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Preservationists fear end near for Gettysburg Cyclorama
|Written by Associated Press|
|Tuesday, 03 January 2012 12:14|
GETTYSBURG, Pa. (AP) – Fans of the Cyclorama building on the Gettysburg battlefield are awaiting a study on the building's fate, but say they fear the end is already a foregone conclusion.
The National Park Service commissioned the study from a consulting company to determine what to do with the 47-year-old building, which once housed a 360-degree painting of Pickett's charge that is now on display at the park visitors' center and which has become the center of a struggle between military historians and preservationists and fans of modern architecture.
The review of alternatives is expected early next year, but backers of the building say they believe it is only being done because the courts ordered it following opposition to the planned demolition.
“I think this is all window dressing. The Park Service's intention has always been to tear this building down. I don't think that's going to change now,” Dion Neutra, a California architect who helped his renowned father, Richard, design the building, told The (Hanover) Evening Sun.
Neutra said he once toyed with the idea of chaining himself to the building, but he's now in his 80s and too old for such protests.
Some Civil War historians and preservationists have advocated demolition of the building, which closed in 2005, saying it blocks views necessary to teach the story of the Civil War battle of Gettysburg.
“The Cyclorama is literally just a huge view block between two very important parts of the (Union) line,” said Dan Rathert, a licensed battlefield guide. “That's the biggest problem. With it there, it's harder for people to understand how parts of the battlefield fit together.”
But architects hail the building as one of the flagships of the “Mission 66” program, launched in the 1950s by President Eisenhower to modernize national parks. It was one of five visitor centers built under the program, and famed architect Richard Neutra was contracted to design the structure, which opened with great fanfare in 1963 on the 100th anniversary of the battle.
Scholars say the building is an artifact of the historic program and one of the last remaining public structures designed by Neutra, considered one of the century's most influential architects.
“You'll never have another building that was actually touched by this architectural master,” said Christine Madrid French, who teaches architecture history at the University of Central Florida and wrote her master's thesis on the Mission 66 buildings.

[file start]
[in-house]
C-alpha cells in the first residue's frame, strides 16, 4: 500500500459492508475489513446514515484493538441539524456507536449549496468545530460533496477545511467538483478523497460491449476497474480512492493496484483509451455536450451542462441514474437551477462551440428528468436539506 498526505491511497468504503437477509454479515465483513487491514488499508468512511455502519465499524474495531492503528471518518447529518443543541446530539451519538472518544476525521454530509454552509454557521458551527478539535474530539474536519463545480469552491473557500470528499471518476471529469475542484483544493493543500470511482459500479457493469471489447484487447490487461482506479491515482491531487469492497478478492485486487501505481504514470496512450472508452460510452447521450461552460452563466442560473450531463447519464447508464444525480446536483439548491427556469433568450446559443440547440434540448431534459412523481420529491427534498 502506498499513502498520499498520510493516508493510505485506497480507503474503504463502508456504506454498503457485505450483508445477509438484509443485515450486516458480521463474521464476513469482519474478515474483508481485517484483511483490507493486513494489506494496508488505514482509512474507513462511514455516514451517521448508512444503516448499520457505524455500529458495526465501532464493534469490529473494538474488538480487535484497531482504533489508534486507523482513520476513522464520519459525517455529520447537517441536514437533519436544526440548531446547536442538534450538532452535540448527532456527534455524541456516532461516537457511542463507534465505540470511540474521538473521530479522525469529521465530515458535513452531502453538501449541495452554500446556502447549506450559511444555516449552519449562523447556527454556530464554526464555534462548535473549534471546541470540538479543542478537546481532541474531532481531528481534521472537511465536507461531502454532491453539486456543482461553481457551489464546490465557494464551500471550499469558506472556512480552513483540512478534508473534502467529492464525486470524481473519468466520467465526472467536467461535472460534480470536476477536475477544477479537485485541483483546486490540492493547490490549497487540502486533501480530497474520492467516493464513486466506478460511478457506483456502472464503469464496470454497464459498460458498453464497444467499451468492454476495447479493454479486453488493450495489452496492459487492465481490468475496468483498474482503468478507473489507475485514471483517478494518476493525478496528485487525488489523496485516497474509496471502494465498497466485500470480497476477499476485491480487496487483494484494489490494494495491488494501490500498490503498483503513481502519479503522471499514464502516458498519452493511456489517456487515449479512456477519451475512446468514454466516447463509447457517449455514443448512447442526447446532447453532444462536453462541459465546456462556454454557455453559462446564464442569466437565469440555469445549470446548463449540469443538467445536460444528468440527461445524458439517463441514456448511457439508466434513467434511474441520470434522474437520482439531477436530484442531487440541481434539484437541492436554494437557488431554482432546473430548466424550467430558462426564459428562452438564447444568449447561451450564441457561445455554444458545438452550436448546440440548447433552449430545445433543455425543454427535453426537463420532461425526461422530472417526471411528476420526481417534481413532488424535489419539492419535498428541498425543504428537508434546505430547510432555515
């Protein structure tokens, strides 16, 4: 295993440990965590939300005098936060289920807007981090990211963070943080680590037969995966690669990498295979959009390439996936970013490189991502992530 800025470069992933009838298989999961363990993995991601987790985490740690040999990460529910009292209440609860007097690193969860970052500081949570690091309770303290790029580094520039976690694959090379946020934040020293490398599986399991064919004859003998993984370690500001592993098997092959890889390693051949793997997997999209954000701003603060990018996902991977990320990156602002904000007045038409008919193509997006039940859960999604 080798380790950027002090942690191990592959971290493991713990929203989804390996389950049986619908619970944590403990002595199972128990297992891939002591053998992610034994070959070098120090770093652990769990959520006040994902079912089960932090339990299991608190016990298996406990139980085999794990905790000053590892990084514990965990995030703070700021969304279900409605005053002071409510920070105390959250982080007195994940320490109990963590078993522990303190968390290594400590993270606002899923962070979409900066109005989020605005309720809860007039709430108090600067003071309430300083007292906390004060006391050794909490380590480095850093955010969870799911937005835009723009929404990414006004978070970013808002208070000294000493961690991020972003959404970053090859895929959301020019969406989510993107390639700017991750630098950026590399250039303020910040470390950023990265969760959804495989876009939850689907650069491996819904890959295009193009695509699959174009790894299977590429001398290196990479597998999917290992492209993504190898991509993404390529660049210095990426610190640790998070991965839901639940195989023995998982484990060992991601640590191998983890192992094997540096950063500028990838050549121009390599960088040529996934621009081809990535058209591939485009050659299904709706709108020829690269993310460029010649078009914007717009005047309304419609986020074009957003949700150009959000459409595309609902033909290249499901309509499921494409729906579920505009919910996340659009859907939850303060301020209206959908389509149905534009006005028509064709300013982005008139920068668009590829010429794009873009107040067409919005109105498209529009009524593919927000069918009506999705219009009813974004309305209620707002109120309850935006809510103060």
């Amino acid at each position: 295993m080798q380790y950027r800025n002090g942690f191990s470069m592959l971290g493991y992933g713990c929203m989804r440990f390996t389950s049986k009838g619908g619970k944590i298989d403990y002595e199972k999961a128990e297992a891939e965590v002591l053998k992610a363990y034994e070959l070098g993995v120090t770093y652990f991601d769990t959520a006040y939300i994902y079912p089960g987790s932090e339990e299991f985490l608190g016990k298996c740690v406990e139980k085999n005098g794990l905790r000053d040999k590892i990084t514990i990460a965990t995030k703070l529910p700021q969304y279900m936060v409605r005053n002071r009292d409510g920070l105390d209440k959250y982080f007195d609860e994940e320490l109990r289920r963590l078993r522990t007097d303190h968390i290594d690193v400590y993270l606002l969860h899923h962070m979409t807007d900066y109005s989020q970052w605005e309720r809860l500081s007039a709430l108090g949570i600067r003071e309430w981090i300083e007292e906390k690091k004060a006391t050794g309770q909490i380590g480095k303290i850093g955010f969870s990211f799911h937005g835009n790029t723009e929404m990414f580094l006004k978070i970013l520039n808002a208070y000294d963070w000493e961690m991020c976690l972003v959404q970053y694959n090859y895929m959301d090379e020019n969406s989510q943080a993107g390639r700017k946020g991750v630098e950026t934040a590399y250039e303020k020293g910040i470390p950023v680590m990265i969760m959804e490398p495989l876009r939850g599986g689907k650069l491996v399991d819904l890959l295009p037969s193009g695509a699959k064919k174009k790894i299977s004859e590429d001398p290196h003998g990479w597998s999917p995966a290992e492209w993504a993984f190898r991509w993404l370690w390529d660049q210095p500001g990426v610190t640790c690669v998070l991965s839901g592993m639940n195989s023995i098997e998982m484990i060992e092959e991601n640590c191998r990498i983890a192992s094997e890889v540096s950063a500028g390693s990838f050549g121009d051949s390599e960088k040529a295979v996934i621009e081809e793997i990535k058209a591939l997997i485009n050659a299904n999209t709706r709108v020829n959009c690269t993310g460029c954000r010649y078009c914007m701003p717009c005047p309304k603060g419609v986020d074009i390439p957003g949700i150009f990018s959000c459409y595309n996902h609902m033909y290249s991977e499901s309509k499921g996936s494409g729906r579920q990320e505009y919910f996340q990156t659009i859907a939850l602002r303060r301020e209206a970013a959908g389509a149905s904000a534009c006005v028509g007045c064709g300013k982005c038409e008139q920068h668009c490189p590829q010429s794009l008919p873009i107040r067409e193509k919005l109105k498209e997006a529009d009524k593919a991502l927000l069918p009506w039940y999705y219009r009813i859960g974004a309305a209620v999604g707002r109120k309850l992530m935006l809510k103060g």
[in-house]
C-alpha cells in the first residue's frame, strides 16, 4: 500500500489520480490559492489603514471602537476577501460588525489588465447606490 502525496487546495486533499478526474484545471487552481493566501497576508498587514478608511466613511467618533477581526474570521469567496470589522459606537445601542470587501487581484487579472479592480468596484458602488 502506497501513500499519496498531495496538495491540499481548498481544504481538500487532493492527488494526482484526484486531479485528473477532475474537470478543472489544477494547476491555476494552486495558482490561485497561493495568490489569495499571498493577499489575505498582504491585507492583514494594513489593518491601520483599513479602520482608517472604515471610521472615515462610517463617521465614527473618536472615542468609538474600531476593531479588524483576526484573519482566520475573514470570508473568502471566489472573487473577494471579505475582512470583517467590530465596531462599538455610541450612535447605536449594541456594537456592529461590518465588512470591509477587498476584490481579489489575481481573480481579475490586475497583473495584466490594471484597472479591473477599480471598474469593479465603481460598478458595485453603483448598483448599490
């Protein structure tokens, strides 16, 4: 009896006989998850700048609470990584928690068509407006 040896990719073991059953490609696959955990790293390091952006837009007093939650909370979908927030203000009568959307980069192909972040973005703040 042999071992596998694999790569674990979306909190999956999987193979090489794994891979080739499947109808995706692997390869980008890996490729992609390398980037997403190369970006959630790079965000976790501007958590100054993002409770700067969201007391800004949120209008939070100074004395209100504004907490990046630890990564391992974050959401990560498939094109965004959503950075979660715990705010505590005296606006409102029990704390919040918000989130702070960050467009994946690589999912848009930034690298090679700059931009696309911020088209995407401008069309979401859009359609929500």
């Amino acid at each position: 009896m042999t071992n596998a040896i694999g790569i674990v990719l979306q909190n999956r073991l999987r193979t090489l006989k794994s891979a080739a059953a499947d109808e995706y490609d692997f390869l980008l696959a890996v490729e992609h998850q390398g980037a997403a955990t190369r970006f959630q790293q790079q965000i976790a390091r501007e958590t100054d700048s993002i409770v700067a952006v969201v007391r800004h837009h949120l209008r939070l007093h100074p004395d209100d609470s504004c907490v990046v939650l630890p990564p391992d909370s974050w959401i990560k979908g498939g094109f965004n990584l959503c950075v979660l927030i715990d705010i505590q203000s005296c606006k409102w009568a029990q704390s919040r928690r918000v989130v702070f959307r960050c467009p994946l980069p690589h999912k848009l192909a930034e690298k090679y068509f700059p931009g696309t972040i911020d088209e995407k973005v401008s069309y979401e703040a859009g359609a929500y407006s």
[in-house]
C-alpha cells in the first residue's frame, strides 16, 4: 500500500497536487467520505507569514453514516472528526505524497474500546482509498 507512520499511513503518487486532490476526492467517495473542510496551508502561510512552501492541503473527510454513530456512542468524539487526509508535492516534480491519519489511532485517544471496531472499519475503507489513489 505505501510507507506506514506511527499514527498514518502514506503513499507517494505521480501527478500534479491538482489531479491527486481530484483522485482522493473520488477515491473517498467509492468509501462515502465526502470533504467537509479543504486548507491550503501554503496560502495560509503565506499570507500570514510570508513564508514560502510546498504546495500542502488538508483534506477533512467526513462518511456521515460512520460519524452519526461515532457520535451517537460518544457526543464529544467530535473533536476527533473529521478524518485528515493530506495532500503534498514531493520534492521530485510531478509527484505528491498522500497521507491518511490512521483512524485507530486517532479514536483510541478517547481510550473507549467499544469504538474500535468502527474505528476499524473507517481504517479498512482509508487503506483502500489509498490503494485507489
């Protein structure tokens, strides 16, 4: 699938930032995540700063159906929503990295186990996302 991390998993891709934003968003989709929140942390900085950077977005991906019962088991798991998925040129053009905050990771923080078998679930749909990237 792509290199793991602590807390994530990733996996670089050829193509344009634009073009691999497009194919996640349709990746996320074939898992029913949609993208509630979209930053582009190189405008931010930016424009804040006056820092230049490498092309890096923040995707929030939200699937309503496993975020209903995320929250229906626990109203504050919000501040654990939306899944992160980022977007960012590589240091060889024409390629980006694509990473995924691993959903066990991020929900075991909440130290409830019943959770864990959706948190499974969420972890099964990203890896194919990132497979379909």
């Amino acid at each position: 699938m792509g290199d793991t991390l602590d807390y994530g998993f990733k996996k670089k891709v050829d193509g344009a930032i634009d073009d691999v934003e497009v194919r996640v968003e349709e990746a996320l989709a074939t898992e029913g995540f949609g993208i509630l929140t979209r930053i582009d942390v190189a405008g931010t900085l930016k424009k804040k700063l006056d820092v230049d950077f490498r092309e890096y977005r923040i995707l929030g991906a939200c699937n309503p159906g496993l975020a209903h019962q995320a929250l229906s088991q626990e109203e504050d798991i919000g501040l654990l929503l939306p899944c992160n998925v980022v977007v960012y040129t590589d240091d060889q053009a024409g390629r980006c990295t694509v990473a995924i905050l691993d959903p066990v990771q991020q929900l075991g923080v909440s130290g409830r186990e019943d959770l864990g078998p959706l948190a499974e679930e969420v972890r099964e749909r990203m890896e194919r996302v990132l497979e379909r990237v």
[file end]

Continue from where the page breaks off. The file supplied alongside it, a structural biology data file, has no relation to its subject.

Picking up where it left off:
The National Park Service's long-term plan for the battlefield unveiled in 1999 called for removal of the building, but Dion Neutra and others began to campaign to save the structure. A federal judge halted the plans, saying officials had not adequately considered alternatives. Federal officials argued in court documents that restoration of the battlefield and telling its story was a “historic mission of the highest order” and outweighed architectural preservation goals at the site.
The park service must now compile an environmental assessment to analyze the alternatives, as required under the National Environmental Policy Act, and with the aid of consulting firm Vanasse Hangen Brustlin Inc. is considering four options: leave the building as it is, repair and reuse it, move it, or demolish it.
Park spokeswoman Katie Lawhon said the National Park Service will release the study and the public we be invited to scrutinize the findings.
“When the study is published, we want everybody to take a very careful look at it,” she said. “We want people to see we've done a very rigorous job at looking at the alternatives, and the potential impacts and benefits to each.”
Some of the building's fans express doubt that officials will be open to keeping the building, given the past decision to demolish the structure.
“They let the building sort of neglect,” said Jason Hart of CUBE design + research LLC, which works to save architecturally significant buildings. “It's just been sitting there for a few years.”
In late 1999, the Cyclorama building was nominated to the National Historic Landmarks program. Three of the five flagship Mission 66 visitor centers have since been recognized as landmarks, but the Cyclorama building and another Neutra-designed center at Petrified Forest National Park in Arizona have not been accorded that status.
Information from: The Evening Sun, http://www.eveningsun.com
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|Last Updated on Tuesday, 03 January 2012 13:40|